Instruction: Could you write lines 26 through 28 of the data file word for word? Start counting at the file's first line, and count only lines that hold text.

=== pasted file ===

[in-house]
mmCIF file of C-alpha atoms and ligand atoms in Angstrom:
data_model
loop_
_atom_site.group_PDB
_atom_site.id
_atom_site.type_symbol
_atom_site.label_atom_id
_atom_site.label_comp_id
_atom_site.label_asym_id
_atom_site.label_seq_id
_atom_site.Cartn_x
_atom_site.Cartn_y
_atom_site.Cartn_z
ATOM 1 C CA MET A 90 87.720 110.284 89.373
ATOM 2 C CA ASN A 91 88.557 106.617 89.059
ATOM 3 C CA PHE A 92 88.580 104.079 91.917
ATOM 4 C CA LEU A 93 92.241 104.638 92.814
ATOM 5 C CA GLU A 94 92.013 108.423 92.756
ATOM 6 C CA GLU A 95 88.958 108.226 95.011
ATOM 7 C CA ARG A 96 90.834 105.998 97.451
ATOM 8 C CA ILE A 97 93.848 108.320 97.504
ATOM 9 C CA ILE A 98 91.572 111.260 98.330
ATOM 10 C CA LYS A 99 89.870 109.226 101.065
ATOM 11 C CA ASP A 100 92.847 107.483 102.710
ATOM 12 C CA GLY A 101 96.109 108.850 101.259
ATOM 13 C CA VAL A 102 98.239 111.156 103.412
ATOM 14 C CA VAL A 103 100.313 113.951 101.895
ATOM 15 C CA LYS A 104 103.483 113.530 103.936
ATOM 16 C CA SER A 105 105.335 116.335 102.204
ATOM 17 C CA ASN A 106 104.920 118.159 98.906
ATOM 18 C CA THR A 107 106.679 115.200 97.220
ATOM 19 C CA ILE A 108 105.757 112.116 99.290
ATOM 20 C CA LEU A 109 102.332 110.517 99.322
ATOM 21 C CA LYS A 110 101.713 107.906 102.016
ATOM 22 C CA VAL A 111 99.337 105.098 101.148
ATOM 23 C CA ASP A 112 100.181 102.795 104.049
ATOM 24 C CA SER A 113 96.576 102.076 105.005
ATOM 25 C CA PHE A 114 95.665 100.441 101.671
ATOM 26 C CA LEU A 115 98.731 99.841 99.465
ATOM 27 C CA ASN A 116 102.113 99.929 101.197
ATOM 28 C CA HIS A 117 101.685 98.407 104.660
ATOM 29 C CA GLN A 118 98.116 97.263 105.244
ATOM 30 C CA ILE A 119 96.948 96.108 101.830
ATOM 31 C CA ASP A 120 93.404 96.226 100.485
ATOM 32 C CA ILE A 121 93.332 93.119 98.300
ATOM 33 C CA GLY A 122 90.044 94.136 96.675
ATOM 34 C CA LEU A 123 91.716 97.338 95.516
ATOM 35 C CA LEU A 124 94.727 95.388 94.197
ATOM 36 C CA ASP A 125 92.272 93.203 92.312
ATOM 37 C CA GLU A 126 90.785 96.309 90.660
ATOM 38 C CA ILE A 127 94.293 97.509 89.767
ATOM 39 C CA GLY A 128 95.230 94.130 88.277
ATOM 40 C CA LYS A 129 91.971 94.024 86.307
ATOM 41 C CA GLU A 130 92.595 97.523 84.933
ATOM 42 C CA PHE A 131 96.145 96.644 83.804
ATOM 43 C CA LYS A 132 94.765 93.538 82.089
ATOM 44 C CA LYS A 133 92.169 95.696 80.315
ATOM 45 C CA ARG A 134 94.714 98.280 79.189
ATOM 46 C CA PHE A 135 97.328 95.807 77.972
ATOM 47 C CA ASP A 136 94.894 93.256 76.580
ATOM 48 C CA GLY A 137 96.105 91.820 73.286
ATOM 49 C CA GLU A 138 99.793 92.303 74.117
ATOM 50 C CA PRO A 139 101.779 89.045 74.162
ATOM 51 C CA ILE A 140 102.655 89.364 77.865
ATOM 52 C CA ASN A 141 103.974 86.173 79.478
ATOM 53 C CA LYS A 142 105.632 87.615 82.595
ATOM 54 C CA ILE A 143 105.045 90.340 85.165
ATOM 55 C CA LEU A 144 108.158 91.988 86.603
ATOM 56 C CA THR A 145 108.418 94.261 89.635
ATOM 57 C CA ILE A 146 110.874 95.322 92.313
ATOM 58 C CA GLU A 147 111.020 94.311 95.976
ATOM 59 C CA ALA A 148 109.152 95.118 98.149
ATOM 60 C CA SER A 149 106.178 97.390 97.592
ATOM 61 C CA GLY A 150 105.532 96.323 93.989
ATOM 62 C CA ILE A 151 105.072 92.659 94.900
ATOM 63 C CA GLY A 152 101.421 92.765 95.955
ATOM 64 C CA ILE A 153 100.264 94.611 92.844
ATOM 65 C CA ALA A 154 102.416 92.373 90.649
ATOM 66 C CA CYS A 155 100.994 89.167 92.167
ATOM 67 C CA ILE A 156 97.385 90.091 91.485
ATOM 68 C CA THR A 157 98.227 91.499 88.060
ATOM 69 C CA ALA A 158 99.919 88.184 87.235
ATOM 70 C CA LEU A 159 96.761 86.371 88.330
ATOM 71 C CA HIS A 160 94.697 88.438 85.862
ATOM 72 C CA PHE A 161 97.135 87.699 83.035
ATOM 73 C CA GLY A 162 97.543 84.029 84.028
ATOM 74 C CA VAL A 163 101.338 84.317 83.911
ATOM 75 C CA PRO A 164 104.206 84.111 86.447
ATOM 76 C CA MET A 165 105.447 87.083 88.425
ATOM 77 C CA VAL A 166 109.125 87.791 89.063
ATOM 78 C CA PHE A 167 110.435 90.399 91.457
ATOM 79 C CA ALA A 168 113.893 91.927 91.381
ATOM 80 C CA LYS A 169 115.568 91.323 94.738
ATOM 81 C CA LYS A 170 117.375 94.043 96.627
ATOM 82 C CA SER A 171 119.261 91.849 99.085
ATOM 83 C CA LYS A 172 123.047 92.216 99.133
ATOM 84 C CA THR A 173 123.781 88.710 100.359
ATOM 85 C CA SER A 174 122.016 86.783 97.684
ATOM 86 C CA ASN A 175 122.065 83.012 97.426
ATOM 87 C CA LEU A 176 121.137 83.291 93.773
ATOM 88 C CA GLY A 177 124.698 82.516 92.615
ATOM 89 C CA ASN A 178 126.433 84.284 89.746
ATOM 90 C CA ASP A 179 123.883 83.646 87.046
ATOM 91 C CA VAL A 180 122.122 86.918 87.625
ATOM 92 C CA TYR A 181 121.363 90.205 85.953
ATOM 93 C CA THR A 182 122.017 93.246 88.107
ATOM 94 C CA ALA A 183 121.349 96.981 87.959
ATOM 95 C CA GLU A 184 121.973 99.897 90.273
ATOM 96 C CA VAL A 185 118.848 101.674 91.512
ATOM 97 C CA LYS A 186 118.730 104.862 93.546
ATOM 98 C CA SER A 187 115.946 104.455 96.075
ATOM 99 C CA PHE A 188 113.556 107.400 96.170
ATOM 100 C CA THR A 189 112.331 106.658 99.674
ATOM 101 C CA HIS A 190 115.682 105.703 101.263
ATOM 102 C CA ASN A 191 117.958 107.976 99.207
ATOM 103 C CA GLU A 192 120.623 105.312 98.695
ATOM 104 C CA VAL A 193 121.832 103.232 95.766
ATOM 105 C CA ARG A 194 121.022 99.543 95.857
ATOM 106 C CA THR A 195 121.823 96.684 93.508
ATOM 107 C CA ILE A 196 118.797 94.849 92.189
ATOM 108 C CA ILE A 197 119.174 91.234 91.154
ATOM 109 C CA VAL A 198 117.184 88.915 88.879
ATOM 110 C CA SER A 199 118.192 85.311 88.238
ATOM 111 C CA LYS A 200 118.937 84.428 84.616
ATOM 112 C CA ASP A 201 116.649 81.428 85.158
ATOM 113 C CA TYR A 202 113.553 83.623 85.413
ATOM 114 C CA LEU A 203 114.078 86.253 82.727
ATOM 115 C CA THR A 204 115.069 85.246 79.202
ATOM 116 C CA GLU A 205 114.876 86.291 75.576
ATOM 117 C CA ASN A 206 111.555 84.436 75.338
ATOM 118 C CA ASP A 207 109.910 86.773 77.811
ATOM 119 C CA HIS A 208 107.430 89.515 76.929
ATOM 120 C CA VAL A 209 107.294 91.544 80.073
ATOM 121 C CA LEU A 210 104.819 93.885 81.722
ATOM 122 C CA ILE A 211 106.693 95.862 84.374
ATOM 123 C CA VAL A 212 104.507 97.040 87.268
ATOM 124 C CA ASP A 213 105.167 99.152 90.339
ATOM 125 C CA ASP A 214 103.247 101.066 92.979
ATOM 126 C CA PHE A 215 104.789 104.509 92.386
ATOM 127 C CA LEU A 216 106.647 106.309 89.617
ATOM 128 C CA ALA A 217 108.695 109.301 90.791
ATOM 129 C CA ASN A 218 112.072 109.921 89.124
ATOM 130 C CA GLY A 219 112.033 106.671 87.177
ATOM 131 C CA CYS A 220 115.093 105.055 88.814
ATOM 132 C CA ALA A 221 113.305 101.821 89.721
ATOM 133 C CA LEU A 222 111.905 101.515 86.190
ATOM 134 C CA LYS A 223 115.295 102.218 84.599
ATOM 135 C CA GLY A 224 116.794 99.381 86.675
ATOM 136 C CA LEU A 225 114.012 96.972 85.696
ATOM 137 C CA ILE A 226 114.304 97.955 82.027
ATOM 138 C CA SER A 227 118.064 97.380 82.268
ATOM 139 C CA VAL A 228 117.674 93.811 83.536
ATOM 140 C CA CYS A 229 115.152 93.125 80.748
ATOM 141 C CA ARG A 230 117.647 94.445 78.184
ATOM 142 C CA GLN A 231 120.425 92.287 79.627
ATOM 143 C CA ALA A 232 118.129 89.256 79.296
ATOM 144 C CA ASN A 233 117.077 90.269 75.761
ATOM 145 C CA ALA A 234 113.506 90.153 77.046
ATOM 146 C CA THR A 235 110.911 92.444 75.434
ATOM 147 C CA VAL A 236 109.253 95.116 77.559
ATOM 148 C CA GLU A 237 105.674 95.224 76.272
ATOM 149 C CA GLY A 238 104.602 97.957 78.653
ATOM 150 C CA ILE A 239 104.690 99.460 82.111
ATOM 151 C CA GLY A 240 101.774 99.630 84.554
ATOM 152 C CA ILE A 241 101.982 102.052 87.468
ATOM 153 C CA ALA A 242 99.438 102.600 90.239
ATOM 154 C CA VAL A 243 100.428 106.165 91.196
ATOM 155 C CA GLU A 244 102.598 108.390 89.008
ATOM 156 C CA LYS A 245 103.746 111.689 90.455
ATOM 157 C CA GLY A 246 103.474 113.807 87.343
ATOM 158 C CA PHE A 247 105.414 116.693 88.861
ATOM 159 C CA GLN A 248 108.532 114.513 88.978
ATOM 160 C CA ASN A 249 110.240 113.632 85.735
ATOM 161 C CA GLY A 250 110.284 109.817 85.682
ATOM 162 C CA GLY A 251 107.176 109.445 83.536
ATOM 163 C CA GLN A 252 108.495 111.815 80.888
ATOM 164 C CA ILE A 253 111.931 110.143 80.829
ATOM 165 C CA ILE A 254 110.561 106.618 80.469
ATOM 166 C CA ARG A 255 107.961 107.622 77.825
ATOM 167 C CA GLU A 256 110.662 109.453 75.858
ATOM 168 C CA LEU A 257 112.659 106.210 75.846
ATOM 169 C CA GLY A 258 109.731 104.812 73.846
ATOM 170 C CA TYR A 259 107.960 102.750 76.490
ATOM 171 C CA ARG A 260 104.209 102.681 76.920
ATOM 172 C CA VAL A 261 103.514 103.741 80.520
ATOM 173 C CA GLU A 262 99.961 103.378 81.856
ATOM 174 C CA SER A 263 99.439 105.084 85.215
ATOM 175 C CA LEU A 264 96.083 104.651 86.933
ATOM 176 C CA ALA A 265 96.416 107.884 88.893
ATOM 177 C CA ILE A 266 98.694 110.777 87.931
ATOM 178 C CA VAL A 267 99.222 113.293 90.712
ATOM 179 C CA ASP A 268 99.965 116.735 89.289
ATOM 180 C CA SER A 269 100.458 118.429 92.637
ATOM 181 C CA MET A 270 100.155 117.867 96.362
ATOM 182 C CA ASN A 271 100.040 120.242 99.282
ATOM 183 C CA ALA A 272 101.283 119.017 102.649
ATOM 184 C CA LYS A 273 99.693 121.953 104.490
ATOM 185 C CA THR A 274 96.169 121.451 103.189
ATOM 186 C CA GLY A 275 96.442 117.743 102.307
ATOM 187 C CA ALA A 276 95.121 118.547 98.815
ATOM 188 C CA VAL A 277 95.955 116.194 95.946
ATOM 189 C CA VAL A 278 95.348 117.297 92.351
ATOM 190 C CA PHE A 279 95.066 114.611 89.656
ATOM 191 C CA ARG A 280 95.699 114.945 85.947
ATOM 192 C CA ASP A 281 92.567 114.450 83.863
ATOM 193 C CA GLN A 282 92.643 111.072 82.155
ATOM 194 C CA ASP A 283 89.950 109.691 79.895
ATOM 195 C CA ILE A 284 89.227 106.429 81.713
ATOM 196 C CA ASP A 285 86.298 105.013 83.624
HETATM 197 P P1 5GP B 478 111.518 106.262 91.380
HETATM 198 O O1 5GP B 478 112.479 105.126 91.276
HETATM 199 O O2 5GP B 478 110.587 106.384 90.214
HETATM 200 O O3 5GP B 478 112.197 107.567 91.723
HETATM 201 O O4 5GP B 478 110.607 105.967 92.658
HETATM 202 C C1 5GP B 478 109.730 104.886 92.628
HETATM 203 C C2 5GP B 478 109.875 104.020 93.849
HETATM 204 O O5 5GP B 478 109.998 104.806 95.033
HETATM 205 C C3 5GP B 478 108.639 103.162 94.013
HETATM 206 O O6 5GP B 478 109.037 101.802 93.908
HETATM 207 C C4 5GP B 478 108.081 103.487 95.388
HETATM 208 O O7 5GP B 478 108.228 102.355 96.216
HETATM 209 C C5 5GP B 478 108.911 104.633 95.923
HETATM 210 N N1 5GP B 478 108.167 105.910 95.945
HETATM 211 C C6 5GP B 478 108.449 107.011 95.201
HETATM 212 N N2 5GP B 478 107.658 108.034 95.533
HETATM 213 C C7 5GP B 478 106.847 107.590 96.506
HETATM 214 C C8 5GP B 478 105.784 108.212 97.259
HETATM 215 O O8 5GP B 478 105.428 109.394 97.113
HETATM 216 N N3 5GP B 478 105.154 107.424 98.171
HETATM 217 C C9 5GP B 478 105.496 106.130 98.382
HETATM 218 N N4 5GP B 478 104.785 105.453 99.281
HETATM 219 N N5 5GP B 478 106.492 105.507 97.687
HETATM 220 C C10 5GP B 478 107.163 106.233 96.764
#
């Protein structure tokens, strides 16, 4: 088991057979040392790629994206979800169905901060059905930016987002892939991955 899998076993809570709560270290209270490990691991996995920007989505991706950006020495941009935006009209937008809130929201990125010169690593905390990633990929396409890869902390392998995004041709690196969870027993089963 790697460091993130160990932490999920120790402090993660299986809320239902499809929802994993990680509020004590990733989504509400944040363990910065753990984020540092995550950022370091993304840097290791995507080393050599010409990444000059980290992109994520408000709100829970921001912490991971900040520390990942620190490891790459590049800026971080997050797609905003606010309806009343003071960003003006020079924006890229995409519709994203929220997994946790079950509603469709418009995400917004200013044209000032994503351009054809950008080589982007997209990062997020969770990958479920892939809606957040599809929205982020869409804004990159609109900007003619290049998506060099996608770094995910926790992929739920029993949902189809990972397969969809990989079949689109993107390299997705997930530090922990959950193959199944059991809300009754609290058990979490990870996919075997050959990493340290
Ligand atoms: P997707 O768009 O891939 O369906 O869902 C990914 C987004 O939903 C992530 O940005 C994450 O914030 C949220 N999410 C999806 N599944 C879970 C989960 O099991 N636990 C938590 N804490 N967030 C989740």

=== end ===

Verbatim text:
ATOM 12 C CA GLY A 101 96.109 108.850 101.259
ATOM 13 C CA VAL A 102 98.239 111.156 103.412
ATOM 14 C CA VAL A 103 100.313 113.951 101.895